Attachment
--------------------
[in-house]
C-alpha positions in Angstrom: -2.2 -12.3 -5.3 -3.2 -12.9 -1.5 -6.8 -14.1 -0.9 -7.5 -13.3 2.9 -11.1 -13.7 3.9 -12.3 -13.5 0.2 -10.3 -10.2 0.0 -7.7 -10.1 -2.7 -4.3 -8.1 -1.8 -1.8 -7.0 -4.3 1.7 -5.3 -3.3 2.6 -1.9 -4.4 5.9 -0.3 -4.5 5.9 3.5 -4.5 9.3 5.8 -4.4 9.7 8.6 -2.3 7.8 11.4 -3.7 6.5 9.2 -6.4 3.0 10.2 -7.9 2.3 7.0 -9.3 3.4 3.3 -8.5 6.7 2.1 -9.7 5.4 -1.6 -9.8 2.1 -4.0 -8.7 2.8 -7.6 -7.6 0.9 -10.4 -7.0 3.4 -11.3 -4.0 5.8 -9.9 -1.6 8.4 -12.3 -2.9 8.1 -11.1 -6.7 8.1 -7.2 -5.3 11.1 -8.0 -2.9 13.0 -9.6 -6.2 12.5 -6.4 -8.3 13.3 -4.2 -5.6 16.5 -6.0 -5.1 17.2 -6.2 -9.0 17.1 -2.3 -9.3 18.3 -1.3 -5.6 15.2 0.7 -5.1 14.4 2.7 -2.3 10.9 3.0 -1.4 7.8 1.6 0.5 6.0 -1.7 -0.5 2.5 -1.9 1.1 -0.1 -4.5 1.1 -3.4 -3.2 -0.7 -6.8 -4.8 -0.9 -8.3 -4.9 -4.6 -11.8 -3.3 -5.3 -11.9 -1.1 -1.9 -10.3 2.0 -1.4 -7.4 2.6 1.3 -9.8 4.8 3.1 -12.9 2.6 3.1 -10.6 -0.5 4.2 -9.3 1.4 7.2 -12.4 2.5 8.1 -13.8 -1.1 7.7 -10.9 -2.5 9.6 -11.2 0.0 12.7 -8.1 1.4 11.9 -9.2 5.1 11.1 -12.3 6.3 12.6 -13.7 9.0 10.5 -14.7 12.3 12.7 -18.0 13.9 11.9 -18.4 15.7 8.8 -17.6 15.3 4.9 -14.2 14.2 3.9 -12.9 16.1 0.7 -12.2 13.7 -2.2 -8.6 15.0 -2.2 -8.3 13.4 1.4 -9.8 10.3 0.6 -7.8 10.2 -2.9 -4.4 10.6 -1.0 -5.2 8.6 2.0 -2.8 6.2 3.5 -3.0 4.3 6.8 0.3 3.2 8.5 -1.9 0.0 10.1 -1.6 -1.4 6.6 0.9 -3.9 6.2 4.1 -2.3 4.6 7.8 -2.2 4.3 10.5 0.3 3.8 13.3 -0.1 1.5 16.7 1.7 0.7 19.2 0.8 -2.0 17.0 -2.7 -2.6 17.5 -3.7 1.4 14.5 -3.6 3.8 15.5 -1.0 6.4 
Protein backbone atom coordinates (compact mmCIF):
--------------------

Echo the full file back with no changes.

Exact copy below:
[in-house]
C-alpha positions in Angstrom: -2.2 -12.3 -5.3 -3.2 -12.9 -1.5 -6.8 -14.1 -0.9 -7.5 -13.3 2.9 -11.1 -13.7 3.9 -12.3 -13.5 0.2 -10.3 -10.2 0.0 -7.7 -10.1 -2.7 -4.3 -8.1 -1.8 -1.8 -7.0 -4.3 1.7 -5.3 -3.3 2.6 -1.9 -4.4 5.9 -0.3 -4.5 5.9 3.5 -4.5 9.3 5.8 -4.4 9.7 8.6 -2.3 7.8 11.4 -3.7 6.5 9.2 -6.4 3.0 10.2 -7.9 2.3 7.0 -9.3 3.4 3.3 -8.5 6.7 2.1 -9.7 5.4 -1.6 -9.8 2.1 -4.0 -8.7 2.8 -7.6 -7.6 0.9 -10.4 -7.0 3.4 -11.3 -4.0 5.8 -9.9 -1.6 8.4 -12.3 -2.9 8.1 -11.1 -6.7 8.1 -7.2 -5.3 11.1 -8.0 -2.9 13.0 -9.6 -6.2 12.5 -6.4 -8.3 13.3 -4.2 -5.6 16.5 -6.0 -5.1 17.2 -6.2 -9.0 17.1 -2.3 -9.3 18.3 -1.3 -5.6 15.2 0.7 -5.1 14.4 2.7 -2.3 10.9 3.0 -1.4 7.8 1.6 0.5 6.0 -1.7 -0.5 2.5 -1.9 1.1 -0.1 -4.5 1.1 -3.4 -3.2 -0.7 -6.8 -4.8 -0.9 -8.3 -4.9 -4.6 -11.8 -3.3 -5.3 -11.9 -1.1 -1.9 -10.3 2.0 -1.4 -7.4 2.6 1.3 -9.8 4.8 3.1 -12.9 2.6 3.1 -10.6 -0.5 4.2 -9.3 1.4 7.2 -12.4 2.5 8.1 -13.8 -1.1 7.7 -10.9 -2.5 9.6 -11.2 0.0 12.7 -8.1 1.4 11.9 -9.2 5.1 11.1 -12.3 6.3 12.6 -13.7 9.0 10.5 -14.7 12.3 12.7 -18.0 13.9 11.9 -18.4 15.7 8.8 -17.6 15.3 4.9 -14.2 14.2 3.9 -12.9 16.1 0.7 -12.2 13.7 -2.2 -8.6 15.0 -2.2 -8.3 13.4 1.4 -9.8 10.3 0.6 -7.8 10.2 -2.9 -4.4 10.6 -1.0 -5.2 8.6 2.0 -2.8 6.2 3.5 -3.0 4.3 6.8 0.3 3.2 8.5 -1.9 0.0 10.1 -1.6 -1.4 6.6 0.9 -3.9 6.2 4.1 -2.3 4.6 7.8 -2.2 4.3 10.5 0.3 3.8 13.3 -0.1 1.5 16.7 1.7 0.7 19.2 0.8 -2.0 17.0 -2.7 -2.6 17.5 -3.7 1.4 14.5 -3.6 3.8 15.5 -1.0 6.4 
Protein backbone atom coordinates (compact mmCIF):